The phrase, baked into the EU’s 1957 founding treaty and other key documents, remains a fault line between Britain and its European neighbors.
On Tuesday, the EU’s six original member nations—including Italy, Germany and France—stressed their commitment to “the process of creating an ever closer union among the people of Europe.”
The declaration by foreign ministers comes at an awkward time for Prime Minister David Cameron, who is pushing for changes to Britain’s relationship with the EU ahead of a national referendum—probably later this year—on whether to remain in the bloc.
Cameron and EU leaders hope to strike a deal at a Feb. 18-19 meeting in Brussels, but differences remain over contrasting visions for the future of the union. European Council President Donald Tusk, who is shepherding the negotiations, said Wednesday that the talks were “a very fragile political process” but he hoped to get an agreement next week.
Throughout the negotiations, Cameron has stressed that Britain is happy to be part of the EU’s free-trade zone, but wants assurances it will not have its laws and economy tied more closely to the other member states.
“We are going to keep our borders,” Cameron said last week. “We are never going to sign up to things like a European army. We are never going to sign up to an ever closer union.”
British Euroskeptics seized on the six “core Europe” nations’ declaration as proof that the EU aims to become a European super-state. The tabloid Daily Express said it could leave Cameron’s reform agenda “in tatters.”
But John Ryan, a professor at the London School of Economics, thinks there is less to “ever closer union” than meets the eye.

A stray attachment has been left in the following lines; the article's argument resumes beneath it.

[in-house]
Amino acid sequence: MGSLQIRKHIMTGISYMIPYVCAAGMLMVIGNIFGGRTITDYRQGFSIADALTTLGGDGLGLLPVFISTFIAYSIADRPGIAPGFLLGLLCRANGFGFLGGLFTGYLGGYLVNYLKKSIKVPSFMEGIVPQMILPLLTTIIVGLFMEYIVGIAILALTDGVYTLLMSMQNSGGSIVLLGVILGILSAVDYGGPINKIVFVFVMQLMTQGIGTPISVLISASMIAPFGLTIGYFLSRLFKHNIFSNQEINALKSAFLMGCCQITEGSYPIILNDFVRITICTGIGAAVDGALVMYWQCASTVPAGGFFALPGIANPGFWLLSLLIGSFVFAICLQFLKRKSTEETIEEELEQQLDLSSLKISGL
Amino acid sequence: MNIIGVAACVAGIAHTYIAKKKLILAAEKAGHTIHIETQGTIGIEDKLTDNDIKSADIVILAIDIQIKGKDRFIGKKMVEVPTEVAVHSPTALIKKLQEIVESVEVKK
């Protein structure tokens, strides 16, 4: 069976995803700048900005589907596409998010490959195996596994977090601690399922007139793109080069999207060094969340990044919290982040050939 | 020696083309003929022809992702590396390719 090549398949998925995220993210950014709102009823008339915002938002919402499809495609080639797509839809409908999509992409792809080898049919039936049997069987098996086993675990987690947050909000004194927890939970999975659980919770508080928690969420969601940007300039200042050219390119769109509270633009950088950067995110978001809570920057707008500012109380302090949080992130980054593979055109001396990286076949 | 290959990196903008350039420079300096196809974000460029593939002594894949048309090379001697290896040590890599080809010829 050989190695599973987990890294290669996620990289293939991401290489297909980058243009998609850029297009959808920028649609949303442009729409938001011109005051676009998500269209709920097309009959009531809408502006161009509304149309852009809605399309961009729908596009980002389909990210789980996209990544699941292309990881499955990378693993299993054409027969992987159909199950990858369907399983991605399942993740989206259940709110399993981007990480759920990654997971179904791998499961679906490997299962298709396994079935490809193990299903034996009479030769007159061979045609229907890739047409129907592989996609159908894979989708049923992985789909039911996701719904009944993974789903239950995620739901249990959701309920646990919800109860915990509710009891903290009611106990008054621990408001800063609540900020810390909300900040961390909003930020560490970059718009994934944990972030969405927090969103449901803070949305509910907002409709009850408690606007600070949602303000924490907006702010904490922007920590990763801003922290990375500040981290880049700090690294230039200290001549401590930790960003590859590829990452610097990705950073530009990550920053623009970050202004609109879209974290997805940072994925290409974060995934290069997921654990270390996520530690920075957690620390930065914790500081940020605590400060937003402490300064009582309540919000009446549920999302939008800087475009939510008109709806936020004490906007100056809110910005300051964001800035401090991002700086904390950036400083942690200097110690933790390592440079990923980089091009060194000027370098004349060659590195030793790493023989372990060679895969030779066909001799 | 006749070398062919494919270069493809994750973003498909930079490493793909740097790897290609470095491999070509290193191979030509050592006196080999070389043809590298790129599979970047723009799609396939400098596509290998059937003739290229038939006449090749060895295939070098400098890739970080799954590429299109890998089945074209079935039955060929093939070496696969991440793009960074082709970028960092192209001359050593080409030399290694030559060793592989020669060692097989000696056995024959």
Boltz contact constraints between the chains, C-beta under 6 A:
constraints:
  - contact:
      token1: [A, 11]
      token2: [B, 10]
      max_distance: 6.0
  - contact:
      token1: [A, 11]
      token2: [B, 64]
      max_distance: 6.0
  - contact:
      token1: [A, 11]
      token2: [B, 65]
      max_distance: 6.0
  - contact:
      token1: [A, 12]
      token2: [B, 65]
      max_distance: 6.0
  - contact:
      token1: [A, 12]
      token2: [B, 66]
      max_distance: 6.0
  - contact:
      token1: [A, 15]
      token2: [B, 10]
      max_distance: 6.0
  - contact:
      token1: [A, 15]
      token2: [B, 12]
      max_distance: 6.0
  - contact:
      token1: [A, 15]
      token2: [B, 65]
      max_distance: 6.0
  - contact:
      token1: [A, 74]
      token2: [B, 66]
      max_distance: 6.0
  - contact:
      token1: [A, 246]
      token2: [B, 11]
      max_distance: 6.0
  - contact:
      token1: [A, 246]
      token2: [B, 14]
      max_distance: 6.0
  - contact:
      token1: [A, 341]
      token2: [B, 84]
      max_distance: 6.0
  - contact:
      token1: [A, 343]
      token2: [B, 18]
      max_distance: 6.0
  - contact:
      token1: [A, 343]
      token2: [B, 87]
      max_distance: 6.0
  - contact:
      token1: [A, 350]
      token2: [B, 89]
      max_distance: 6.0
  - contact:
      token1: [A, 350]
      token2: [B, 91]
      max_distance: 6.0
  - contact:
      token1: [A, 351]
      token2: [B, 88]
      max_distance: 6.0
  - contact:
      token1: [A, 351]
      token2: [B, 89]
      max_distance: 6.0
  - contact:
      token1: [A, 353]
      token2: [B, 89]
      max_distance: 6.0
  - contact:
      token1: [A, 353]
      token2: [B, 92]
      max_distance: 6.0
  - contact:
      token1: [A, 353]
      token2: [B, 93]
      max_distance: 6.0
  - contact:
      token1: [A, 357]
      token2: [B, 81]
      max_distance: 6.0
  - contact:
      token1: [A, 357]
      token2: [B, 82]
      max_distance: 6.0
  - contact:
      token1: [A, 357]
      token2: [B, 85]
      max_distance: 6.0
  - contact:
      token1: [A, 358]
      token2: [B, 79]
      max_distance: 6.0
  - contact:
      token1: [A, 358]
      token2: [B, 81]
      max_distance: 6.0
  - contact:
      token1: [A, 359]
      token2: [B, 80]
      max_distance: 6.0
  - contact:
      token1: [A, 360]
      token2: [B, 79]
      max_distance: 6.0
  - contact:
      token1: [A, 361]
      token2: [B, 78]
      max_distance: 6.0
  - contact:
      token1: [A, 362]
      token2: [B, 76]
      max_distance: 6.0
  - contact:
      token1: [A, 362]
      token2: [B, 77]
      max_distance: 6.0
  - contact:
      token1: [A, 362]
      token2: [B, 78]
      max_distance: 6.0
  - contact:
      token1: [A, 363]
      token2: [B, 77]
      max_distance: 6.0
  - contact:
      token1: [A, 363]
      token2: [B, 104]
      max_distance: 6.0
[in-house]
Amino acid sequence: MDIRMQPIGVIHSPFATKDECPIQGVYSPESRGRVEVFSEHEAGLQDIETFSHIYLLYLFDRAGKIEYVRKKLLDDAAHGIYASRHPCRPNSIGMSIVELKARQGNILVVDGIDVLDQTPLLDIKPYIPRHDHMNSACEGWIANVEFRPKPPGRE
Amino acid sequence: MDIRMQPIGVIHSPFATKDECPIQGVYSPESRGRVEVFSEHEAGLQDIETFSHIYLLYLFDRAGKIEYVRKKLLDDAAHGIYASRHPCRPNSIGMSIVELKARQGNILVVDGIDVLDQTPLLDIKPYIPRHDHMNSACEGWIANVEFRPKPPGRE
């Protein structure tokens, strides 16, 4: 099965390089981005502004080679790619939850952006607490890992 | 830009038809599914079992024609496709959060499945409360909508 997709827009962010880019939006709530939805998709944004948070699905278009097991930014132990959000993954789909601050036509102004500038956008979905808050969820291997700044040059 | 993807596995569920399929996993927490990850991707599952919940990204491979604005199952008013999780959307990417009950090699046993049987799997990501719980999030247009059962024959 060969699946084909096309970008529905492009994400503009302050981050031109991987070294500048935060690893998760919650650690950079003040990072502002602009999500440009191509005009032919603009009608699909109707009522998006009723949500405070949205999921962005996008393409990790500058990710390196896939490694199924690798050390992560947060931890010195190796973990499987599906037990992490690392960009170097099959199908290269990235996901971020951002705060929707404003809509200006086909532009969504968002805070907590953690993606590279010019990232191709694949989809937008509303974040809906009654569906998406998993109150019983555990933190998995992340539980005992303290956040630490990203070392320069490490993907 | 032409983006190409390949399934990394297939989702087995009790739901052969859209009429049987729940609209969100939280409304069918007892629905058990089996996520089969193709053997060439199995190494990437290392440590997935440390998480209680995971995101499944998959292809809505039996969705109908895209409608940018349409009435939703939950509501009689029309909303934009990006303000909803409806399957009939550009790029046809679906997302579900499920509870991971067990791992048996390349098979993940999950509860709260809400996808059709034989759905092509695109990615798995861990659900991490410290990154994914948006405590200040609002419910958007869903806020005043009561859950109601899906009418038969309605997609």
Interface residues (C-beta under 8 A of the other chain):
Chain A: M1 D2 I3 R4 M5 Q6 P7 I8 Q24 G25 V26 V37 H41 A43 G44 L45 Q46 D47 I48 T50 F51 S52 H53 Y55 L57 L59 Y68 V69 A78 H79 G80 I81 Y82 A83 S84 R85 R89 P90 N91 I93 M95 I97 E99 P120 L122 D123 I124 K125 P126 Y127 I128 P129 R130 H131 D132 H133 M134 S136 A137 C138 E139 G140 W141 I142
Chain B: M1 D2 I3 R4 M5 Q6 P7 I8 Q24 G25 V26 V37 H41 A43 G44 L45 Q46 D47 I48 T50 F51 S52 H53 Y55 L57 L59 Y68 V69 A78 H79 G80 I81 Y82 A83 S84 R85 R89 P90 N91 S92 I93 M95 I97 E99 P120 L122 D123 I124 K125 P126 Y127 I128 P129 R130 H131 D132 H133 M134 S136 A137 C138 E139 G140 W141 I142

“It’s an emotive catchphrase,” he said. But “in this particular negotiation it’s rather irrelevant.”
The main sticking points in Britain’s negotiations are its demand for greater protection for the U.K. and other countries that don’t use the euro single currency—which has prompted some opposition among the 19 nations that do—and the U.K.’s desire to control migration by limiting benefits for workers from other EU countries.
That grates against the key EU principle of free movement of people within the bloc.
Both sides are relying on a complicated compromise—involving temporary limits known as an “emergency brake”—to resolve the benefits impasse. But some EU leaders remain concerned that the move discriminates against non-British workers, while British Euroskeptics say it will have little effect on immigrant numbers.
In comparison to those tough issues, Ryan says it costs other EU leaders little to give Britain an opt-out from the “ever closer union.”
The draft document that EU leaders hope to approve at next week’s summit stresses that ever closer union is “not an equivalent to the objective of political integration.” And it says member states “that want to deepen integration (can) move ahead, whilst respecting the rights of those which do not want to take such a course.”
That can be seen as acknowledgment that a two-speed Europe already exists, despite the six founding nations’ declaration of unity. Their underlining of “ever closer union” is, in part, an attempt to bolster cohesion after a period in which the migrant crisis, financial chaos and Greece’s near-exit from the euro have undermined the foundations of the EU.
Former European Commission President Jose Manuel Barroso said other leaders accept that “in the British mind … there is some kind of exceptionalism” that sets the U.K. apart from the rest of Europe.
But, he told the BBC, the EU “is a common project where Britain is one of the most important shareholders.”